Weighty problems

Eating Disorders Awareness Week last month revealed shocking statistics through the Beat and Young Scot websites.

More than half those surveyed (500-plus) said they didn’t know how to talk about their disorder.

At the start of the week Beat, the UK’s leading charity supporting those affected by eating disorders and campaigning on their behalf, published the results of a survey of nearly 1,000 people with direct experience of the illnesses.

z 56 per cent didn’t tell anyone about their eating disorder because they didn’t know how to talk about it

z 64 per cent waited longer than six months before confiding in someone

z 87 per cent didn’t seek medical help when they first realised they had a problem

“I hate that I feel ashamed, because it’s an illness just like any other, and just like any other illness you don’t choose it, it chooses you,” said one response.

The two best-known eating disorders are anorexia nervosa and bulimia nervosa.

People with anorexia are convinced that they are overweight and starve themselves to lose weight, even when they are dangerously thin – one per cent of young women have anorexia, and they tend to become so obsessed with food and weight that they don’t understand what’s normal and healthy anymore.

Anorexics can also become obsessed by exercise.

About four per cent of young women have bulimia nervosa – they appears to eat normally but binge on and then immediately make themselves sick. It’s usually a release because the person feels overwhelmed by their problems.

Other eating disorders include binge eating disorder, where you binge on lots of food but don’t do anything to get rid of it afterwards. Compulsive overeating is where you eat lots when you are not hungry. Both are serious and need to be treated professionally.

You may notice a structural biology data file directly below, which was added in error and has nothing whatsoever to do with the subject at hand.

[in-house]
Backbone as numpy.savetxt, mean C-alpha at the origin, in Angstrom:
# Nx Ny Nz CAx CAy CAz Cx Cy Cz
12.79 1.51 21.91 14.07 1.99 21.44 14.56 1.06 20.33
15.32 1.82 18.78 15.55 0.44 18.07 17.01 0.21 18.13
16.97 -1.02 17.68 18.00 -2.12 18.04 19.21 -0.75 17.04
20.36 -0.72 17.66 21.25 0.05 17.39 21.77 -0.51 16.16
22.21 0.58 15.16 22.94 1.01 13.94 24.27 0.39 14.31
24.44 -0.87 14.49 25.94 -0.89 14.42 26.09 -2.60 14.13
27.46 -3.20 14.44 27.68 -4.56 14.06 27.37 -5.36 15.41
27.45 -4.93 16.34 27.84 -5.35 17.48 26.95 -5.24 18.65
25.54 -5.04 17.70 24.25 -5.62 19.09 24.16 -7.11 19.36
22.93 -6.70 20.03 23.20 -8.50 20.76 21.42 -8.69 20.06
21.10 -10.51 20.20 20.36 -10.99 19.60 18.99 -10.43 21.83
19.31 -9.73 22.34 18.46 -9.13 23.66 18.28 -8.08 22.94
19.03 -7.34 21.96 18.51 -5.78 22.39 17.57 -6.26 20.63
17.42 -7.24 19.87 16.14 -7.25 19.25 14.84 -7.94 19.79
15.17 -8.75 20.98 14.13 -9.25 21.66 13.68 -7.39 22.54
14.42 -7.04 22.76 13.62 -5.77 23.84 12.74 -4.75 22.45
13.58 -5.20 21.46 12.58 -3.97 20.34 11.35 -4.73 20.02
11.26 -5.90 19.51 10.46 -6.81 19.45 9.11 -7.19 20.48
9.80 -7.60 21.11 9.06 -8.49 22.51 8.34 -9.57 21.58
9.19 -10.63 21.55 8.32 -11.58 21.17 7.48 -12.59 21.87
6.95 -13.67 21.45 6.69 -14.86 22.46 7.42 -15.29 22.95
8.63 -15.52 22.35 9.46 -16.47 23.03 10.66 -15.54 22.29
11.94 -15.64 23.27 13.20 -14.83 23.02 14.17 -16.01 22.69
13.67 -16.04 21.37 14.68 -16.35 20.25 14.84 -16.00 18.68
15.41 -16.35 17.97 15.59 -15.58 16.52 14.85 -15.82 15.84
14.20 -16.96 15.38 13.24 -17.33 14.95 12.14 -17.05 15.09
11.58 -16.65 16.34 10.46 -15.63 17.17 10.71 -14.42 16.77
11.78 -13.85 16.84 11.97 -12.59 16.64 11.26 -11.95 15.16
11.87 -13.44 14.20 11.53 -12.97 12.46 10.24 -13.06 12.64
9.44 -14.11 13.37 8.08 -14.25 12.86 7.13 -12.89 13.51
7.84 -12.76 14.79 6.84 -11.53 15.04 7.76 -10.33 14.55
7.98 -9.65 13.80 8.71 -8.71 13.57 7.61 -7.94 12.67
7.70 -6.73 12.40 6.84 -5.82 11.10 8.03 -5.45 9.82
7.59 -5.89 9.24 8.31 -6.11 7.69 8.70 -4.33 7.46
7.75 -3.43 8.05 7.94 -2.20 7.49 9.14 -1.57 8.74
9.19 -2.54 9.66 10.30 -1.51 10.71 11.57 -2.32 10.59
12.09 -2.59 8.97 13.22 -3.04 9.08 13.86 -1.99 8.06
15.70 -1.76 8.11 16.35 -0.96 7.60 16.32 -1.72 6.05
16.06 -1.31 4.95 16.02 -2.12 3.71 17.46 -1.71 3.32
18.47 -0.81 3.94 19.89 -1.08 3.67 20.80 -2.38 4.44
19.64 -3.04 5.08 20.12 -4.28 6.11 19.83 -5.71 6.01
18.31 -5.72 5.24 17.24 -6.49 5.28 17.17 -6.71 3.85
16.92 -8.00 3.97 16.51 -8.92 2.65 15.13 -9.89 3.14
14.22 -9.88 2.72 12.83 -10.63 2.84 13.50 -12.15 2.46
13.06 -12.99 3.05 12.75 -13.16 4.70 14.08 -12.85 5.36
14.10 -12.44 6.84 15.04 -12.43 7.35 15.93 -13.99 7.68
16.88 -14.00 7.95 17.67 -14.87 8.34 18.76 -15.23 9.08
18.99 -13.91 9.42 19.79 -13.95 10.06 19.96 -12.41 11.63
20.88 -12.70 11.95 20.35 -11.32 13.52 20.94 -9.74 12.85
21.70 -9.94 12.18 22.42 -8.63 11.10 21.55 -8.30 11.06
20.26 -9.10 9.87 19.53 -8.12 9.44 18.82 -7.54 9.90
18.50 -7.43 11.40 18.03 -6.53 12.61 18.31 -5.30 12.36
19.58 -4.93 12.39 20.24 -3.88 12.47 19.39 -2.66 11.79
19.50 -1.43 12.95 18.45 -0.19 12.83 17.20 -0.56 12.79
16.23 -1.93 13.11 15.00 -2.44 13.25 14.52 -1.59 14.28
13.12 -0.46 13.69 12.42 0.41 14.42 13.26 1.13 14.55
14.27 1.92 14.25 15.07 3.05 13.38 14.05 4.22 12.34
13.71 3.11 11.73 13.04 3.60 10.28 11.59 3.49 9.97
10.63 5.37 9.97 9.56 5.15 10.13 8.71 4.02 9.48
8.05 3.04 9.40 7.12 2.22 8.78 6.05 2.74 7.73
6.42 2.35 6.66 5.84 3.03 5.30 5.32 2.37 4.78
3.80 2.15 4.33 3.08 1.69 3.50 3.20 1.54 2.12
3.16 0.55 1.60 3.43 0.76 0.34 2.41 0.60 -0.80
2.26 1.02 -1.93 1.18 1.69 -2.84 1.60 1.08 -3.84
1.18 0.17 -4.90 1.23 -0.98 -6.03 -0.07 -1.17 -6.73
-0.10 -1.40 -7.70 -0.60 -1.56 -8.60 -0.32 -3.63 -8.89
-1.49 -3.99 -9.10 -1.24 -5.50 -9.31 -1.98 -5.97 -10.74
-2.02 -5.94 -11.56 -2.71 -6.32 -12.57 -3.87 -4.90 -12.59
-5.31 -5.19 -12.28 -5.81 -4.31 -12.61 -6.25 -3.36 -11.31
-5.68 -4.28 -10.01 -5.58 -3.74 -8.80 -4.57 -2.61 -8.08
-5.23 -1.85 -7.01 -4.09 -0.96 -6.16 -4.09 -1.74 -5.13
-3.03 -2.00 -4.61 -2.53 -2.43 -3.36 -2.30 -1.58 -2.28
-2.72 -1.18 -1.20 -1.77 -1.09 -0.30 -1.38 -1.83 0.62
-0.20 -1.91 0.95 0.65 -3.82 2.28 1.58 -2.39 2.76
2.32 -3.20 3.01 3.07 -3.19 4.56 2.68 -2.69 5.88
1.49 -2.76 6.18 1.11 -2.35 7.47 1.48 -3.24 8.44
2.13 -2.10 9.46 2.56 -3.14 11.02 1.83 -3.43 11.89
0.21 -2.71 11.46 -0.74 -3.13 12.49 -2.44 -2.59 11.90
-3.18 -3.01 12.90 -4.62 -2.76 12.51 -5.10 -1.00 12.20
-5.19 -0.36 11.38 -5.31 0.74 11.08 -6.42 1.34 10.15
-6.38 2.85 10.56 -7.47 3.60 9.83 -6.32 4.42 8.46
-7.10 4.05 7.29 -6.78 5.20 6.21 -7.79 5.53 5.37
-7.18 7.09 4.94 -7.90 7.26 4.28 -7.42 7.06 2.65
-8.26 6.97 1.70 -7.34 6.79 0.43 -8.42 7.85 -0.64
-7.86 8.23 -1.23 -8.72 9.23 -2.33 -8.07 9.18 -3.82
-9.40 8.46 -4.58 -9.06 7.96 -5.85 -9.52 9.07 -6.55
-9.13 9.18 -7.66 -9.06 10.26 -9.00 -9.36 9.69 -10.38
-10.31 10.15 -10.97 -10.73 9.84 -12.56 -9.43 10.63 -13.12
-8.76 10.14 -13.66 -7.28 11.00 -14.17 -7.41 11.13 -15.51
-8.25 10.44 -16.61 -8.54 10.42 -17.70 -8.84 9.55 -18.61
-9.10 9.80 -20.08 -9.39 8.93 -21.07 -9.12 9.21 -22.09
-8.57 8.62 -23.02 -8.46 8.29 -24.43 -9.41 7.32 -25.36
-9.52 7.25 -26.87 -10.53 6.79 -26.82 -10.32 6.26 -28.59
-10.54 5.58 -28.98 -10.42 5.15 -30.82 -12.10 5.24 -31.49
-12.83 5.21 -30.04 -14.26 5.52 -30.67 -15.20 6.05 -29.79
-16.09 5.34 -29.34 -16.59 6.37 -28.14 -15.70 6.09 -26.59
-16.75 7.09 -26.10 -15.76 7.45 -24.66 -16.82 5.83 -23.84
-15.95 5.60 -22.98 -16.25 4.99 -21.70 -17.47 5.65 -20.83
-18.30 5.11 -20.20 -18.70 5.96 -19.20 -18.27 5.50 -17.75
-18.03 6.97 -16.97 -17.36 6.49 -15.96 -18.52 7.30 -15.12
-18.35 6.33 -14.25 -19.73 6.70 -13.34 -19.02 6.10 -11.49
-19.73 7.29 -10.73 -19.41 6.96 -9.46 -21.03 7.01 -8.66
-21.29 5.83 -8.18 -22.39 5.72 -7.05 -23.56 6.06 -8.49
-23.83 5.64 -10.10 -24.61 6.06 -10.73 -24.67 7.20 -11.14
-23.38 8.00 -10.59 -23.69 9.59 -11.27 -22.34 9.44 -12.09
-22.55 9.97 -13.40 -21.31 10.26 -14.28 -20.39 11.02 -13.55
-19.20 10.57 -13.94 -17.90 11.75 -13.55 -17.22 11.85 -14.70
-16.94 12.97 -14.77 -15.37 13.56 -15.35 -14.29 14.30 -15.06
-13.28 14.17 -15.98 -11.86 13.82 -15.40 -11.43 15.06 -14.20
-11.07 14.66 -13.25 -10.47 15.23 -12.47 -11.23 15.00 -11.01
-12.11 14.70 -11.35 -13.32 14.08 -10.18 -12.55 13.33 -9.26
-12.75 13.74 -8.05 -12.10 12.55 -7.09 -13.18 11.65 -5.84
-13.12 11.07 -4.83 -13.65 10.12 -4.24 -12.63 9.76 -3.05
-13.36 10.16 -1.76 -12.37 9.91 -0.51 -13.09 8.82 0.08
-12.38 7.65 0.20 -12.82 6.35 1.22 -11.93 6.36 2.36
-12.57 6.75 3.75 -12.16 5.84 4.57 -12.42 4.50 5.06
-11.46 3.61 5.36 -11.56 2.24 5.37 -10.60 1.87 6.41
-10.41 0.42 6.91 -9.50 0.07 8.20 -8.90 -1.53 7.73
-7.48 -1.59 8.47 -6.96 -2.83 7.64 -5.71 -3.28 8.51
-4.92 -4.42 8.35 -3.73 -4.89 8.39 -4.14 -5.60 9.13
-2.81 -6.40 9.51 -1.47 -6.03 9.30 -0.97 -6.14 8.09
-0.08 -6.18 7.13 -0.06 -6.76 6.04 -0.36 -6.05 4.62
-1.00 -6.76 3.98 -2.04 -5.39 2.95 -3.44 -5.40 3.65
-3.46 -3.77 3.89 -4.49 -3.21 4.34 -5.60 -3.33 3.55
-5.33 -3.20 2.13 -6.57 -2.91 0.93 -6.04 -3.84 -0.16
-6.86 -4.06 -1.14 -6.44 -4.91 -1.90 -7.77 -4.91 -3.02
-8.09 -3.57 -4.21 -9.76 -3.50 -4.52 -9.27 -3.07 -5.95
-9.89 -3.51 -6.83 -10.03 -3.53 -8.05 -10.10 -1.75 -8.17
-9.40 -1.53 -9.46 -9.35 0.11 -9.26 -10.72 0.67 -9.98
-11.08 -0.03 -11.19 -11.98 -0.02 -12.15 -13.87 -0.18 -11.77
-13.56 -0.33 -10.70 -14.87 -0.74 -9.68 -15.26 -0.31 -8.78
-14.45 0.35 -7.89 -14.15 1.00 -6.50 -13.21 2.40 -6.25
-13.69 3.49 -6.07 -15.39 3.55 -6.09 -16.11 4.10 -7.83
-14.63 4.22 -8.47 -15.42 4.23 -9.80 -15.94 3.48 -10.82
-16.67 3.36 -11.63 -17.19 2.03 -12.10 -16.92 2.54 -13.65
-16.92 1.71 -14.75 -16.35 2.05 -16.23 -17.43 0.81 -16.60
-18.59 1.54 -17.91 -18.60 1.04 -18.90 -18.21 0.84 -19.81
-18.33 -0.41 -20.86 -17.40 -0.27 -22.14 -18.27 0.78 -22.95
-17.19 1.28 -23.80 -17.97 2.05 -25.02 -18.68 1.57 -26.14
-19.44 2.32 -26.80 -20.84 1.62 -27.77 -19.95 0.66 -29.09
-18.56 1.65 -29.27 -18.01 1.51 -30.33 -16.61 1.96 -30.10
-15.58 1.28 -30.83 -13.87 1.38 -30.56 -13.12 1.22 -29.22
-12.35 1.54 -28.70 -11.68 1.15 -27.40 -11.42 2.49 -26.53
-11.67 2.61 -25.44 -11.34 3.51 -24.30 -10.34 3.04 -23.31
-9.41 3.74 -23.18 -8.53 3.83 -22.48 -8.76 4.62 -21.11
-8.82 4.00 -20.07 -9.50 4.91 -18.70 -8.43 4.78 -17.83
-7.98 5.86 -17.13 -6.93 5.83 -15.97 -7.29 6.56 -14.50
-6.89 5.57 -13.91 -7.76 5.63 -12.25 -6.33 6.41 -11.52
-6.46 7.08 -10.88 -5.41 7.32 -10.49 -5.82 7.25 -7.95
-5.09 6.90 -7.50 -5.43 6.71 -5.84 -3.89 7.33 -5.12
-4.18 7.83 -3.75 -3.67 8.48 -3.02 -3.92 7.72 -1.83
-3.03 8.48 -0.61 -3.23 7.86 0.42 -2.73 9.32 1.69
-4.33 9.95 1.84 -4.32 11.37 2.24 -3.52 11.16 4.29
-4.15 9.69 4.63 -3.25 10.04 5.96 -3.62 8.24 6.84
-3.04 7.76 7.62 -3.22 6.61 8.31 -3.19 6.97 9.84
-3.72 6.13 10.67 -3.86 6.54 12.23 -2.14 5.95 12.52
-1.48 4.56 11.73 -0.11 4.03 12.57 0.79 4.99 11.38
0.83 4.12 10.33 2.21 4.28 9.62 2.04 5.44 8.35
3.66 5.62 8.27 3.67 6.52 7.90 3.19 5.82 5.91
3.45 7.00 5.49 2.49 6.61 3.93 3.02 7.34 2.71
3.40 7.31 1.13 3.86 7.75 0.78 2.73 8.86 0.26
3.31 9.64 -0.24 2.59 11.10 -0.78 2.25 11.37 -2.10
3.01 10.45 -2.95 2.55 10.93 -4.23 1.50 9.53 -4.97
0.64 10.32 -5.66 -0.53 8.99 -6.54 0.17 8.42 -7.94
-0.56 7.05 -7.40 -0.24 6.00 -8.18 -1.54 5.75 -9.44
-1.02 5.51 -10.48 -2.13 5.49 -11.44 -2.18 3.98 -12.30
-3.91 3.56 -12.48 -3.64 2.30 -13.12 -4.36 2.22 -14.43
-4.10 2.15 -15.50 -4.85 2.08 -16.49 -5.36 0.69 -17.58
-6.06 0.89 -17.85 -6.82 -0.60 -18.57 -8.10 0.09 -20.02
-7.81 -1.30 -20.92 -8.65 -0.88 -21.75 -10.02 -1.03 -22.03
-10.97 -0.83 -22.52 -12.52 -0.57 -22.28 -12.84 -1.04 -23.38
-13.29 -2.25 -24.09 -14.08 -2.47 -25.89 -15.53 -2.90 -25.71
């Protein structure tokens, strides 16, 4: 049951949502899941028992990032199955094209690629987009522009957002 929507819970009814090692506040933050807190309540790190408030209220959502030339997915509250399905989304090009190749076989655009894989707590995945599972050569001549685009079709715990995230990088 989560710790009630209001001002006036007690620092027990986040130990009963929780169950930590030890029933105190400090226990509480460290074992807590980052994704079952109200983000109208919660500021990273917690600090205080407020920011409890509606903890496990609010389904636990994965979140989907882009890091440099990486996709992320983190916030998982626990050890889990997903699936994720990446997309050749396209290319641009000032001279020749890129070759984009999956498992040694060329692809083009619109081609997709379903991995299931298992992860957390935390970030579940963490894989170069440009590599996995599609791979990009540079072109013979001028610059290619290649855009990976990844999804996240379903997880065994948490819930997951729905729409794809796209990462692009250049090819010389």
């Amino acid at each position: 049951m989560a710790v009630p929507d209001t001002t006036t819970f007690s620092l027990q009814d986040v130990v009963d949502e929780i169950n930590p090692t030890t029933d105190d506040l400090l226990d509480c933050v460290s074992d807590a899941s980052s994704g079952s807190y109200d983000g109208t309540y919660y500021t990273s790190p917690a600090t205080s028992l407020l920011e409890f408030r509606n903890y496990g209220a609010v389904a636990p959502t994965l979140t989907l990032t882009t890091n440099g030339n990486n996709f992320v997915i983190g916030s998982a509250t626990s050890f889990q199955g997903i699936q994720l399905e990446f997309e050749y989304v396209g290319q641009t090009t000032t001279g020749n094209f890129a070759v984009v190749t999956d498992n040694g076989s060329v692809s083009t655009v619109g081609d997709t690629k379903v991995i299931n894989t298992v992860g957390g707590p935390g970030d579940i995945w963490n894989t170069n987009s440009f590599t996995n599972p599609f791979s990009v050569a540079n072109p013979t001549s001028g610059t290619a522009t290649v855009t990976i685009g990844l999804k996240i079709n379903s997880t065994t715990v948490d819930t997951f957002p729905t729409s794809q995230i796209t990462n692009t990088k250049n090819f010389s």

Often eating disorders are about needing to feel in control of something, because there are other problems in your life, such as a family breakdown, a bereavement, abuse or stress at school.

Treatment can take several years because often people with eating disorders don’t think there is anything wrong with them – or they relapse and need more treatment. It isn’t something you can tackle on your own and professional help is vital. Often anorexics are in hospital because they are dangerously underweight and suffering serious health problems as a result.

Treatment includes getting back to a normal weight and eating a healthy amount. Counselling and therapy tackle problems that have sparked the disorder, and sometimes medication is given to help with depression or anxiety.

Sometimes people assume that only girls are affected by eating disorders, but guys can get them too – visit www.MenGetEatingDisordersToo.co.uk to find out more.

Beat said: “We all need to break the silence about eating disorders so that sufferers come forward, loved ones can approach those they are concerned about, and everyone is aware of the illnesses. The more people talk about eating disorders in an understanding way, the more those affected will feel they can reach out for support.”

Beat’s call to action is to get people to speak up about eating disorders. No-one should face an eating disorder on their own. Break the silence and talk about eating disorders at school, at home, in the workplace.

If you think you or someone you care for may be suffering from an eating disorder and you would like further information or support you can visit www.b-eat.co.uk. You can become a member for free. They also offer One2One, where you can chat online to an advisor for help and support.

Beat has a helpline for young people. Call 0845 6347650 (Monday to Friday, 4.30-8.30pm; Saturday 1-4.30pm). If you want them to call you back, text “callback” and your name to 07786 201820.

And your doctor will be able to offer you information and support in your local area.